Malaysia's AirAsia and Australia's Jetstar have inked a new alliance designed to create behind-the-scenes cost savings that can be passed on to their budget-minded customers.
The non-equity agreement includes cooperating on passenger and ramp handling at airports, aircraft parts pooling for their common fleets, joint procurement of engineering and maintenance supplies, and reciprocal passenger disruption arrangements. What it does not include is code- or revenue-sharing between the carriers, a common aspect of many of today's global airline alliances.
While no specific numbers were given, Jetstar chief executive Bruce Buchanan said at a press conference yesterday that the alliance will create "hundreds of millions of dollars worth of cost saving opportunities". A representative of the airline said airfares could fall 5% to 10% as a result of the alliance.
Low costs are critical for the budget carriers. The business models of both AirAsia and Jetstar rely on efficient, money-saving structures in order to provide passengers with low-fares, their raison d'etre in the airline industry. While Jetstar does not break out its cost per seat kilometre -- the measure of passenger costs in the industry -- AirAsia's third quarter 2009 financial statement reported it achieved $0.0321 cost per seat kilometre during the period, one of the lowest in the industry and down 26% year-on-year at the airline.
An interesting aspect of the agreement is the airlines' plan to cooperate on future aircraft procurement. Members of the popular flyertalk online forum speculated that the alliance could be an attempt by AirAsia and Jetstar, both large operators of the Airbus A320, to offset the influence of Ireland-based Ryanair and US-based Southwest Airlines in the development of next generation narrowbody aircraft from global manufacturers Airbus and Boeing.
"Absolutely we want to influence them," said Buchanan on the manufacturers' development of new narrowbody aircraft. "We want something suited to the airports in Asia, to the particular conditions we fly in. There are certain requirements that we have because we do slightly longer sectors than what you traditionally see in Europe or North America." He also cited both airlines' high number of routes over-water.
What remains to be seen is how the two airlines will pull off the new alliance. "It is interesting that this is not an equity joint venture but just a contractual one," said Paul Ng, Singapore-based global head of aviation at law firm Stephenson Harwood. "It will be interesting to see how it works."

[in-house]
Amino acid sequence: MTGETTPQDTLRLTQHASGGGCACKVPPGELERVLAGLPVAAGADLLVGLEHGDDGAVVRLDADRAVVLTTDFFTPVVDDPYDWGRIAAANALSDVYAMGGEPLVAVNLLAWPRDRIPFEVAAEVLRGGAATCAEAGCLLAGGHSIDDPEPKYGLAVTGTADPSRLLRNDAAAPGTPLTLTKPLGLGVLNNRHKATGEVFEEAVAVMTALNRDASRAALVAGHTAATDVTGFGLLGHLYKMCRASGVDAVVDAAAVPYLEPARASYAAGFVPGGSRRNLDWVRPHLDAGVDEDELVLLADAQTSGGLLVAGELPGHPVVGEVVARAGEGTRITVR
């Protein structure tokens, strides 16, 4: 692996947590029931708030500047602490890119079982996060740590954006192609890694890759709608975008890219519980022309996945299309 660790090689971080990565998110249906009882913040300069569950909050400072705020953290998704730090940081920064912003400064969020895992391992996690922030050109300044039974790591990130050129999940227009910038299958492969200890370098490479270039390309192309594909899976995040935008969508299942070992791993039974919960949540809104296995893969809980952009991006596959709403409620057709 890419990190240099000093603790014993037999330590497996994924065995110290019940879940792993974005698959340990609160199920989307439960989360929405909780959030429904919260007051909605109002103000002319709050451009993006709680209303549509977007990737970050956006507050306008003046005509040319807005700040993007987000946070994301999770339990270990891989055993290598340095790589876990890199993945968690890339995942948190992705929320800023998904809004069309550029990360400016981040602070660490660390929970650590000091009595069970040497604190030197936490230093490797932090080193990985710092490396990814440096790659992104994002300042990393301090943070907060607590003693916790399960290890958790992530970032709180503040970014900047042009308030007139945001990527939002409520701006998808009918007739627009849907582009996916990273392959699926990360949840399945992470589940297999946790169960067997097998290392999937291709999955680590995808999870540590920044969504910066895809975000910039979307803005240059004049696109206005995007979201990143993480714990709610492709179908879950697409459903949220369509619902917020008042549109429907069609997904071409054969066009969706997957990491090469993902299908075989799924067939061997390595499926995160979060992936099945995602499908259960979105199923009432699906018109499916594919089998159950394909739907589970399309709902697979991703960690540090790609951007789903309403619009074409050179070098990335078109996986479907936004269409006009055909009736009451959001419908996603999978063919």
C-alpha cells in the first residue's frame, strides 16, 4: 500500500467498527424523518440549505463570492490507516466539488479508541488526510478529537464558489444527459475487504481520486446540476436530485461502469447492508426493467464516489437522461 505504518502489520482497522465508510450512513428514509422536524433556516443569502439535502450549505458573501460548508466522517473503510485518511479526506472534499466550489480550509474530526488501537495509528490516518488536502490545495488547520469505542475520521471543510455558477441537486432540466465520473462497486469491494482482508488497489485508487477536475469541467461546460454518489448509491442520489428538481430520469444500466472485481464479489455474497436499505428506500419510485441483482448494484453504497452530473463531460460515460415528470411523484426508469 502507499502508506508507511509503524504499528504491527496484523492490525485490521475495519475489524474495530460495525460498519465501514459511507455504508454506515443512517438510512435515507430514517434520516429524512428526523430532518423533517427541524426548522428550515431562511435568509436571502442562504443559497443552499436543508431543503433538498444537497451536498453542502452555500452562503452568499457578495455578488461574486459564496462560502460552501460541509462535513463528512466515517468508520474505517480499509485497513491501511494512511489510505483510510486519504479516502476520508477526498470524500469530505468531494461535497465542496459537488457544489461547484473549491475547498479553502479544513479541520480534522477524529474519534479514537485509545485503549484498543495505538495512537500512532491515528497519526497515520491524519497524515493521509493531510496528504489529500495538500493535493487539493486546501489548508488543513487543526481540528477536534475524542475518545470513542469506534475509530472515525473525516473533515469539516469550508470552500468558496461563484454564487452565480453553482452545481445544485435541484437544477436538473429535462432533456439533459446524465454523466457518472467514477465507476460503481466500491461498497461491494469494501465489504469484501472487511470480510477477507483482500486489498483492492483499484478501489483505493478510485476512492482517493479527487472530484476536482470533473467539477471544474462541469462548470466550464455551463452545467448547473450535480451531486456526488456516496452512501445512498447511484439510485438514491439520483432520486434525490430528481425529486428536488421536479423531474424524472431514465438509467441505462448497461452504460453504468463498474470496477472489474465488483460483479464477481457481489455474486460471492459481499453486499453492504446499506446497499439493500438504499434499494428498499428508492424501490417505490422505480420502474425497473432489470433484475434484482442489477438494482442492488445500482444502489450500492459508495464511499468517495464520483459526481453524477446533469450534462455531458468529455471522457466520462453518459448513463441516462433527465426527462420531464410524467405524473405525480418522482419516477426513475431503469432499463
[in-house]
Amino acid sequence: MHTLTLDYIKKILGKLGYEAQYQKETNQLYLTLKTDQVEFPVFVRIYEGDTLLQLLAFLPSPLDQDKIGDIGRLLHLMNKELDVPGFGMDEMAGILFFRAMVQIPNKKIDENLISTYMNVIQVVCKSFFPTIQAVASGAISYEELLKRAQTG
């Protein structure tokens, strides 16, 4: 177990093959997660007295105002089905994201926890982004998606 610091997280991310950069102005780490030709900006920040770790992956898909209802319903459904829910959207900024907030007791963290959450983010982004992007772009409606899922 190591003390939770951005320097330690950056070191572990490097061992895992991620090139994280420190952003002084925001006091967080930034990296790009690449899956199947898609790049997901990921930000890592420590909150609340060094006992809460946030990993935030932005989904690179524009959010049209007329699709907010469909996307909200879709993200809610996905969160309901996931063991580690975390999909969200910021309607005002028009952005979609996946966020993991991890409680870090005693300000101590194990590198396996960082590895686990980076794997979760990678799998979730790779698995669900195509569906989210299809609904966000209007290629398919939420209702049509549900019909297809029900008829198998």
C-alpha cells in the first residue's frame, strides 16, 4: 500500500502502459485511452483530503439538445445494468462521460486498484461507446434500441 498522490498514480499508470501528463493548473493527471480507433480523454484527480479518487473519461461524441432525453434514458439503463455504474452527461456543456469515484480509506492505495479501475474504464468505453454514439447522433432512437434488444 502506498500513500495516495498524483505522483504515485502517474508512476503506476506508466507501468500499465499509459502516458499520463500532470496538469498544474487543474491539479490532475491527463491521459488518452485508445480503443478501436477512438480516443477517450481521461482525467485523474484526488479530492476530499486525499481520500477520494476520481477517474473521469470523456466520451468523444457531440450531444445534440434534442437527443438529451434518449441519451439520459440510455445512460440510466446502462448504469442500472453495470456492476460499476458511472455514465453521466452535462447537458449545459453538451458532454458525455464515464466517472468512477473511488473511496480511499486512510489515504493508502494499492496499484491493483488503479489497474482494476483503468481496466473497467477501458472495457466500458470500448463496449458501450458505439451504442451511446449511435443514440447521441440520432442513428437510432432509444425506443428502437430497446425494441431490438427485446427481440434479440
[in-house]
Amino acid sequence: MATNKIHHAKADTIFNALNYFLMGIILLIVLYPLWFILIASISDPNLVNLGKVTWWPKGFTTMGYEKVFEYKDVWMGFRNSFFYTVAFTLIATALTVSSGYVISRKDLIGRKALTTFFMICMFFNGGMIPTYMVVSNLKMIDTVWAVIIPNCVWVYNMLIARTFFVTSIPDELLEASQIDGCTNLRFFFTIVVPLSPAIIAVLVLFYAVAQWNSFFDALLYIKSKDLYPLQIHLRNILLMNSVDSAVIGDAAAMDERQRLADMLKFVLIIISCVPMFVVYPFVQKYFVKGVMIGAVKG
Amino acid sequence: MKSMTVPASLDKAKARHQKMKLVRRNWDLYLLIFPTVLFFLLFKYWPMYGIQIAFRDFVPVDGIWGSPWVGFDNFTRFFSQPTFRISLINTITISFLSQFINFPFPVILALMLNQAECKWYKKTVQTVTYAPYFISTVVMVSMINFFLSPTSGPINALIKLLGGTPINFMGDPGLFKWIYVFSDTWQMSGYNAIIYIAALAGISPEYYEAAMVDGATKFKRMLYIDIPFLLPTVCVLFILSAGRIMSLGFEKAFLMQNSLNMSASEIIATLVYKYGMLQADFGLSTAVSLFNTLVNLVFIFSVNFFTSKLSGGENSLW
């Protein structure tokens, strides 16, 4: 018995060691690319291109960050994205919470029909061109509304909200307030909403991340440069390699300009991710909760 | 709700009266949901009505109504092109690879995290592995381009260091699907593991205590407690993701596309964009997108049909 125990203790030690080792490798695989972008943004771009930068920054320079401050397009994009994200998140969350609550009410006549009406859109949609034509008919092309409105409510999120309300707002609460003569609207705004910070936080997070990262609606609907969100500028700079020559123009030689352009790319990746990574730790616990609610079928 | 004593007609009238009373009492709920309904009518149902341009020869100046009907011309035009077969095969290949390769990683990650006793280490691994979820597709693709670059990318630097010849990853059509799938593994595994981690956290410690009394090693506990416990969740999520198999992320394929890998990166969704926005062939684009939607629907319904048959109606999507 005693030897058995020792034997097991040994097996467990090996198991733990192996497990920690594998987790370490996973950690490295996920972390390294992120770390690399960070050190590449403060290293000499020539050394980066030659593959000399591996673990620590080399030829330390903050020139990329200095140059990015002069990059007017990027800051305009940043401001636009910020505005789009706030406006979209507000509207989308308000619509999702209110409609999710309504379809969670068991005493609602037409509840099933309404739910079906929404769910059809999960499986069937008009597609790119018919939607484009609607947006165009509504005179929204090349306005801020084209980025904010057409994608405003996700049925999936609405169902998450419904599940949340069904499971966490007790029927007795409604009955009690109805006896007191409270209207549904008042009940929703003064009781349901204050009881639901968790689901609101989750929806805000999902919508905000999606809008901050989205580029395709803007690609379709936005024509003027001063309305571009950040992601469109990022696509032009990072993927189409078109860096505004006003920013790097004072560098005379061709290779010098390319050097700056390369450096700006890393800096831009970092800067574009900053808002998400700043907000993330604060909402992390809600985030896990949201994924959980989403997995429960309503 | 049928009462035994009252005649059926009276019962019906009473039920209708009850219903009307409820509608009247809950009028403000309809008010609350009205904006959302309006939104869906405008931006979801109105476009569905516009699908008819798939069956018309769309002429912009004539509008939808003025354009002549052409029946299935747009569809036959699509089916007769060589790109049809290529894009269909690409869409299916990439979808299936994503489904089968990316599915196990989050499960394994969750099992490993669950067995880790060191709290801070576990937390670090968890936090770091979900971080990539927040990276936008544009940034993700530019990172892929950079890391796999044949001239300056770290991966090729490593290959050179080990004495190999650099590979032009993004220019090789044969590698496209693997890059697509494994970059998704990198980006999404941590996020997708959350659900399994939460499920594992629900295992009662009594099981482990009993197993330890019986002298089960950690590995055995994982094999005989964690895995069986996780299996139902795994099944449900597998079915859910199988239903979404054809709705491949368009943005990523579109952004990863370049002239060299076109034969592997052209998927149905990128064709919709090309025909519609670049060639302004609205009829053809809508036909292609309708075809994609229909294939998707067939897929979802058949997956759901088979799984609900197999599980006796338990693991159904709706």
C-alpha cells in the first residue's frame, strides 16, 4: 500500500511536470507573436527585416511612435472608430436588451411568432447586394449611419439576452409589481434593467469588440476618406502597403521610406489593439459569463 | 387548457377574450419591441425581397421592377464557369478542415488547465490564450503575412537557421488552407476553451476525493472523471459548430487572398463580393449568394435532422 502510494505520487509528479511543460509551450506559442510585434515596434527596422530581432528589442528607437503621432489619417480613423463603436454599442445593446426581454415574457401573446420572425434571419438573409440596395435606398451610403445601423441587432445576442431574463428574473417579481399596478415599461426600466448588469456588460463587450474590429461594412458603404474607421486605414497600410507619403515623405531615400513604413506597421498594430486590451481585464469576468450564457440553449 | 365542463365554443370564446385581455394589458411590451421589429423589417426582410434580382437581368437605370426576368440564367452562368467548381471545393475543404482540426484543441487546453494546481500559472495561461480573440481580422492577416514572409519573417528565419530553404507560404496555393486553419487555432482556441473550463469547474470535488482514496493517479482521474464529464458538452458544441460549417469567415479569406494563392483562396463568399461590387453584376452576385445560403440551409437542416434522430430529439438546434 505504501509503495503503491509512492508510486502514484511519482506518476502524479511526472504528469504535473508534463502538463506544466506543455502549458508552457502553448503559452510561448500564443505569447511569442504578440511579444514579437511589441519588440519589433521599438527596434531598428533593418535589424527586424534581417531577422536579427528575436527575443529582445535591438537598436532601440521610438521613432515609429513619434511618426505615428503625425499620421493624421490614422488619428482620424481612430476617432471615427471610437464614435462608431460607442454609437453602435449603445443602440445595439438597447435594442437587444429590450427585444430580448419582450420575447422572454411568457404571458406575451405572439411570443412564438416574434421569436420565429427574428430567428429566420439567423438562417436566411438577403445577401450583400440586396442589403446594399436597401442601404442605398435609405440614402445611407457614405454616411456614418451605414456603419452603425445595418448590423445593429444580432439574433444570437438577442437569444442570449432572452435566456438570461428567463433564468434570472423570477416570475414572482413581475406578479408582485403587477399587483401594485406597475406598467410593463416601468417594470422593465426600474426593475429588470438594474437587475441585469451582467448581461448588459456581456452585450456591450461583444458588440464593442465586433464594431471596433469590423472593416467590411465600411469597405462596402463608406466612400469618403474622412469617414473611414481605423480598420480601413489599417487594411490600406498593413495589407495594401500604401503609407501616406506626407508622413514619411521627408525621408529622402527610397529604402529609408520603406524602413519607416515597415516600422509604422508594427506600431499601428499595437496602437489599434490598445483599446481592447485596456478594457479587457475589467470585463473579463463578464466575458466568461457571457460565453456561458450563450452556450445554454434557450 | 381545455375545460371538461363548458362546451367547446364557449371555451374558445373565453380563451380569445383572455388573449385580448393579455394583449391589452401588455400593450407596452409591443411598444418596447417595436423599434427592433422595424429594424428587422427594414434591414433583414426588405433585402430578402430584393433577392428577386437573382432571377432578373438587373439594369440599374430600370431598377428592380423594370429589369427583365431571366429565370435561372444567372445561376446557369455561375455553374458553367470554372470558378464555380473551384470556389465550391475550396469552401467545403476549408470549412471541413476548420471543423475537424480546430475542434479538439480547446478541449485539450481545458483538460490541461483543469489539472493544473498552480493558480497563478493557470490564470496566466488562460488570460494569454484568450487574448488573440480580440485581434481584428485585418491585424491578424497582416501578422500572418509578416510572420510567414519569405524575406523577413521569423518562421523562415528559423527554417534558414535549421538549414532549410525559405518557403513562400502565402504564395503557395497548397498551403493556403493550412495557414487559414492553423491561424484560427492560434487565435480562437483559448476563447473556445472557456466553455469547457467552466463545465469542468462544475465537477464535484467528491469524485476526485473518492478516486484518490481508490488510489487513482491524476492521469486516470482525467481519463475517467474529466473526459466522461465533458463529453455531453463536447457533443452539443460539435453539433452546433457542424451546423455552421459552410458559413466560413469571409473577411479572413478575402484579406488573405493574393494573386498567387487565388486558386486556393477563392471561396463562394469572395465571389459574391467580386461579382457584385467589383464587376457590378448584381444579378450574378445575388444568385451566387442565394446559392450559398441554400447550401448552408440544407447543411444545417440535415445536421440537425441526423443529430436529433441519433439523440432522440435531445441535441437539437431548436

There is no precedent among low-cost carriers for a similar agreement. Alliances have typically been limited to frequent flyer agreements or flight code-share arrangements, for example between AirTran Airways and Frontier Airlines in the US. However, none has been noted as particularly successful. More extensive cooperation agreements have typically included equity sales, for example Jetstar's taking a stake in Vietnam's Pacific Airlines, now known as Jetstar Pacific, in 2007.
Buchanan said that the next stage for the alliance could be a joint venture or code-sharing on flights, but he did not disclose a timeline.
"The most significant thing we are doing today is to show that low-cost carriers can work together," said Tony Fernandes, chief executive of AirAsia Group. "It shows in the aviation industry in this part of the world that there are ways of cooperating that will, in the end, grow the market."
The money saved from the new alliance will come at a good time for the airlines. After the industry lost an estimated $11 billion globally in 2009, the International Air Transport Association (IATA) forecasted it will lose another $5.6 billion this year on continuing low passenger yields and rising costs. Carriers in the Asia-Pacific region are expected to lose $700 million.
"The worst is likely behind us," said Giovanni Bisignani, IATA's director general and chief executive. "Demand will likely continue to improve and airlines are expected to drive down non-fuel unit costs by 1.3%. But fuel costs are rising and yields are a continuing disaster."
The price of a barrel of oil closed above $81 on Monday, its first time above the $80 mark in 16-months. Fuel is the second largest expense for airlines after labour.
Airlines in the region are hesitatingly optimistic about the coming year. Singapore-based low-cost carrier Tiger Airways is preparing an initial public offering and Cathay Pacific Airways' chief executive, Tony Tyler, said in a recent message to employees that while 2009 was a "tough and tiring year", he was "heartened" that the worst appeared to be over. The same can't be said for money-losing Japan Airlines which is moving closer and closer to bankruptcy.
Shares of Qantas Group, Jetstar's corporate parent, closed down less than 1% at A$2.95 ($2.69) in Sydney, while shares of AirAsia closed almost flat at M$1.43 ($0.42) in Kuala Lumpur yesterday.
In the 2009 fiscal year that ended last June, Jetstar's revenue rose 18.8% year-on-year to A$1.85 billion. However, Qantas Group's total revenue, including Jetstar, fell 6.9% to A$14.6 billion over the same period.
For the nine months ending September 2009, AirAsia's revenues rose 18.1% year-on-year to M$2.28 billion ($671 million). The airline reported a profit of M$472.4 million for the period.